Regarding general terminology used herein, it will be appreciated by one skilled in the art that any of several expressions may be equally well used when describing the operation of a circuit including the various signals and nodes within the circuit. Any kind of signal, whether a logic signal or a more general analog signal, takes the physical form of a voltage level (or for some circuit technologies, a current level) of a node within the circuit. It may be correct to think of signals being conveyed on wires or buses. For example, one might describe a particular circuit operation as “the output of circuit 10 drives the voltage of node 11 toward VDD, thus asserting the signal OUT conveyed on node 11.” This is an accurate, albeit somewhat cumbersome expression. Consequently, it is well known in the art to equally describe such a circuit operation as “circuit 10 drives node 11 high,” as well as “node 11 is brought high by circuit 10,” “circuit 10 pulls the OUT signal high” and “circuit 10 drives OUT high.” Such shorthand phrases for describing circuit operation are more efficient to communicate details of circuit operation, particularly because the schematic diagrams in the figures clearly associate various signal names with the corresponding circuit blocks and node names. For convenience, an otherwise unnamed node conveying the CLK signal may be referred to as the CLK node. Similarly, phrases such as “pull high,” “drive high,” and “charge” are generally synonymous unless otherwise distinguished, as are the phrases “pull low,” “drive low,” and “discharge.” It is believed that use of these more concise descriptive expressions enhances clarity and teaching of the disclosure. It is to be appreciated by those skilled in the art that each of these and other similar phrases may be interchangeably used to describe common circuit operation, and no subtle inferences should be read into varied usage within this description.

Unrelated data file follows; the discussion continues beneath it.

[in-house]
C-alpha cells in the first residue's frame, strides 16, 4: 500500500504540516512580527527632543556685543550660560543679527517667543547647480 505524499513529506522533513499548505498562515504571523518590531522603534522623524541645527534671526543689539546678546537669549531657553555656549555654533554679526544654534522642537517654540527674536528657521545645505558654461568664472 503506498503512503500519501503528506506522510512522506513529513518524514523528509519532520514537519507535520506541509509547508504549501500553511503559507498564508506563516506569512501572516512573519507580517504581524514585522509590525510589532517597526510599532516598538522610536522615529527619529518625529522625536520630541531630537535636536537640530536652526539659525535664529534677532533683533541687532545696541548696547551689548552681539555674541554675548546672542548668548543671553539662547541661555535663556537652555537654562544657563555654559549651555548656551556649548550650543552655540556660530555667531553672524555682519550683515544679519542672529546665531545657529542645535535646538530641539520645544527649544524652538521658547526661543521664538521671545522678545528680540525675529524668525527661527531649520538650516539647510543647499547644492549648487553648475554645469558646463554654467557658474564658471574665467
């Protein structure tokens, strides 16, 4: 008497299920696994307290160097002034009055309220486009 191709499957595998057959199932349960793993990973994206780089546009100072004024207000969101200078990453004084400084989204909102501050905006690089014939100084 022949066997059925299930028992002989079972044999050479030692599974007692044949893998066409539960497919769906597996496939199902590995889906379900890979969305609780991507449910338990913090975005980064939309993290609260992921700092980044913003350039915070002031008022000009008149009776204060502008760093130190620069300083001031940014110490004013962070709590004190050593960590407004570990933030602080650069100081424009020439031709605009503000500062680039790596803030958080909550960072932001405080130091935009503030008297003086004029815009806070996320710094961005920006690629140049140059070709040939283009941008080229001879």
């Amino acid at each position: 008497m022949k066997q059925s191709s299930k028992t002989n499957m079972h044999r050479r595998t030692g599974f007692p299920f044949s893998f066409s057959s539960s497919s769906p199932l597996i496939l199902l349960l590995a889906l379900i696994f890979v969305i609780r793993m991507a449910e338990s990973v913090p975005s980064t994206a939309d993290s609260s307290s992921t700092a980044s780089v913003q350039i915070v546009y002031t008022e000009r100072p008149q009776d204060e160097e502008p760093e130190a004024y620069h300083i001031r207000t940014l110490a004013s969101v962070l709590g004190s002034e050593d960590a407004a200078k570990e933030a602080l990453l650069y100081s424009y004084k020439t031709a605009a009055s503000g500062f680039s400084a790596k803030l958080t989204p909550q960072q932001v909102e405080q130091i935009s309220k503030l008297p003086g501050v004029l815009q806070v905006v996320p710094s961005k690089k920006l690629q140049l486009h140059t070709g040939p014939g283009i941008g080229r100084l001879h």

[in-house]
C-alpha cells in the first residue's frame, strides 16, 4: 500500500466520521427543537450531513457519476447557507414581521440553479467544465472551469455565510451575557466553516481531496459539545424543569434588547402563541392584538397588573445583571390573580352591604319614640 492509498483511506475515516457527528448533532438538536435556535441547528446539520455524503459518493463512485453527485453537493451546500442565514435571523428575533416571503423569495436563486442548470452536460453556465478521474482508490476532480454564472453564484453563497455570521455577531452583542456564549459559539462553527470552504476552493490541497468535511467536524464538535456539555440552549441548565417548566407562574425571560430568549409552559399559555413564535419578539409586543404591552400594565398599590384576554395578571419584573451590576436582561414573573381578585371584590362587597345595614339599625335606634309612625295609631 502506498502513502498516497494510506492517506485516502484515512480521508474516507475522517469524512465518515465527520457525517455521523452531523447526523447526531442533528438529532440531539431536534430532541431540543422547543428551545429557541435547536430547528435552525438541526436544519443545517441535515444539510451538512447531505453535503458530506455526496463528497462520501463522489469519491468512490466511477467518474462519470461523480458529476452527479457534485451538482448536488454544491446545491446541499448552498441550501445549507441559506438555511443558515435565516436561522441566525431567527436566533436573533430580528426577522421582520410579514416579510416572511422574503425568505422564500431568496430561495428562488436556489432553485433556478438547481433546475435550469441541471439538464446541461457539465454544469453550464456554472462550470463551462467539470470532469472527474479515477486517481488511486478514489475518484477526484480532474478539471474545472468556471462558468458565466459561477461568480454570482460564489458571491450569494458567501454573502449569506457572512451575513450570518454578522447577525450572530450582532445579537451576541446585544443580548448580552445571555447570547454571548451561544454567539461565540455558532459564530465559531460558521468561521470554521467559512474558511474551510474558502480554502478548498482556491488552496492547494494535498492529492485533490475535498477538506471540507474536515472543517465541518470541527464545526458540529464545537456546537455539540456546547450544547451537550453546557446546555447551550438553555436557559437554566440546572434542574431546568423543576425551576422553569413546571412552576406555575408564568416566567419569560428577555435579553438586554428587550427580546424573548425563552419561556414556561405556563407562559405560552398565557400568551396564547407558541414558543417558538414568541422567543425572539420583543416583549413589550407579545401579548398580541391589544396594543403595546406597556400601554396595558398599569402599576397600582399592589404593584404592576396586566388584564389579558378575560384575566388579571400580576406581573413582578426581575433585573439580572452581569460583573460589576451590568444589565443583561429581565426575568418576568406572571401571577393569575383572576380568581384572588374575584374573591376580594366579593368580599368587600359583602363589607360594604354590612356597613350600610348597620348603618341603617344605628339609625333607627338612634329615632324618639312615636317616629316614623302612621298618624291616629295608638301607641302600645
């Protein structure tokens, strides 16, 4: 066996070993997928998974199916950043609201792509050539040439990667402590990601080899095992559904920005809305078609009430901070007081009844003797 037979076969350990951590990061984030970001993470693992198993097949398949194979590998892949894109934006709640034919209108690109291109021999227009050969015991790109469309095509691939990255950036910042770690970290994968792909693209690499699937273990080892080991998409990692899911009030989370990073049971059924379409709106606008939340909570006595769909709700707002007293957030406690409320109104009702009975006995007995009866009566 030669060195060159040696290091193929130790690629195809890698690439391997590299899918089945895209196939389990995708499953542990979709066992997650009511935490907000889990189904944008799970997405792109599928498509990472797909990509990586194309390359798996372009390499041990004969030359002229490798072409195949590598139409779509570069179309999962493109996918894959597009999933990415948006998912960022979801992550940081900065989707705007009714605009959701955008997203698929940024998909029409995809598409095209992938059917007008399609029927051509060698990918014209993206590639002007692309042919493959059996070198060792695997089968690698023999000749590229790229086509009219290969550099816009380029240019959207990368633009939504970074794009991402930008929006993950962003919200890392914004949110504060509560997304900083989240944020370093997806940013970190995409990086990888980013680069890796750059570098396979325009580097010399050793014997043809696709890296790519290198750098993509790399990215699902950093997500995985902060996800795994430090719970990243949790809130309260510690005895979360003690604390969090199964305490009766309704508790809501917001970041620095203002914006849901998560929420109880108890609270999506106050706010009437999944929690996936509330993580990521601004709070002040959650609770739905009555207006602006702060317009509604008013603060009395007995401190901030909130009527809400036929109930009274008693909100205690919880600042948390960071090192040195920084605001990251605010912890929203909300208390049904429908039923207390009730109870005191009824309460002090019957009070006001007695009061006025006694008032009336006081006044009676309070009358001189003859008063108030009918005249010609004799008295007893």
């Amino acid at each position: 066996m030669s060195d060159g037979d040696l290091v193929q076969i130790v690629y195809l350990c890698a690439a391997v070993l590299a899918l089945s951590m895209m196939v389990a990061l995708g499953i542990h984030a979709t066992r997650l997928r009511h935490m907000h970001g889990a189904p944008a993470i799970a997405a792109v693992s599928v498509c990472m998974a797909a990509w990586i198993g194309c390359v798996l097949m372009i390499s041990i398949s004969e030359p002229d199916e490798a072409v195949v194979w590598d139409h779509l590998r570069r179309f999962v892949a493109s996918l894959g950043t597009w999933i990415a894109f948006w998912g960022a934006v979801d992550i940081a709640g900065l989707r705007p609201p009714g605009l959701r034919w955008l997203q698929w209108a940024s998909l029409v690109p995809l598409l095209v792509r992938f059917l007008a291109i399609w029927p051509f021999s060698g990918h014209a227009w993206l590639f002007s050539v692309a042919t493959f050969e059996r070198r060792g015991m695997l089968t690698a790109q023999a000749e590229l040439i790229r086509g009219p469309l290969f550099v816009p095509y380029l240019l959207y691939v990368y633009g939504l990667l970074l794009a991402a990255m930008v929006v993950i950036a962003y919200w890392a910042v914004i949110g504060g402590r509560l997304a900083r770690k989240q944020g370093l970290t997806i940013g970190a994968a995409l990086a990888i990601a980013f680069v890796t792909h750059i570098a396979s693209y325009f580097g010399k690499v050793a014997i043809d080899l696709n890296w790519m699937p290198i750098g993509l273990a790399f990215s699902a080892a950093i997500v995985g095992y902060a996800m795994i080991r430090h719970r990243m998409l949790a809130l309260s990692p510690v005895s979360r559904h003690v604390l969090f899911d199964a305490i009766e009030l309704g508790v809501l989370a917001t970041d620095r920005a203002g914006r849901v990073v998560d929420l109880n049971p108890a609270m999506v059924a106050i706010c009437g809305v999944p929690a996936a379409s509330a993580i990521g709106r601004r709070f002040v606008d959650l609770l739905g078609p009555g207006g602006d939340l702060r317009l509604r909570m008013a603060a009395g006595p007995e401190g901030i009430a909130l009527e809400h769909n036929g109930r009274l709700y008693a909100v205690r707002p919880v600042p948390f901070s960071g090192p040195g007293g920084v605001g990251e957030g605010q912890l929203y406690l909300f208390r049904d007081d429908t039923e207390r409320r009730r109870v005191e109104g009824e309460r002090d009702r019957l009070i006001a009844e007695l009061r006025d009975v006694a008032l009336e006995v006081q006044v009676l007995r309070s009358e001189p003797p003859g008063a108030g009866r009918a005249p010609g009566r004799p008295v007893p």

A transistor may be conceptualized as having a control terminal which controls the flow of current between a first current handling terminal (or current carrying terminal) and a second current handling terminal. An appropriate condition on the control terminal causes a current to flow from/to the first current handling terminal and to/from the second current handling terminal (for typical operating voltages of the first and second current handling terminals). In a bipolar transistor, the first current handling terminal may be deemed the emitter, the control terminal deemed the base, and the second current handling terminal deemed the collector. An MOS transistor may likewise be conceptualized as having a control terminal which controls the flow of current between a first current handling terminal and a second current handling terminal. Although MOS transistors are frequently discussed as having a drain, a gate, and a source, in most such devices the drain is interchangeable with the source. This is because the layout and semiconductor processing of the transistor is symmetrical (which is typically not the case for bipolar transistors). For an N-channel MOS transistor, the current handling terminal normally residing at the higher voltage is customarily called the drain. The current handling terminal normally residing at the lower voltage is customarily called the source. A sufficiently high voltage on the gate (relative to the source voltage) causes a current to therefore flow from the drain to the source (provided the respective voltage of the drain and source are different). For an enhancement mode N-channel device, a positive gate-to-source voltage greater than the threshold voltage (including body effect) is sufficient. The source voltage referred to in N-channel MOS device equations merely refers to whichever current handling terminal has the lower voltage at any given point in time. For example, the “source” of the N-channel device of a bi-directional CMOS transfer gate depends on which side of the transfer gate is at the lower voltage. To reflect this symmetry of most N-channel MOS transistors, the control terminal may be deemed the gate, the first current handling terminal may be termed the “drain/source”, and the second current handling terminal may be termed the “source/drain”. Such a description is equally valid for a P-channel MOS transistor, since the polarity between drain and source voltages, and the direction of current flow between drain and source, is not implied by such terminology. Alternatively, one current handling terminal may arbitrarily deemed the “drain” and the other deemed the “source”, with an implicit understanding that the two are not distinct, but interchangeable.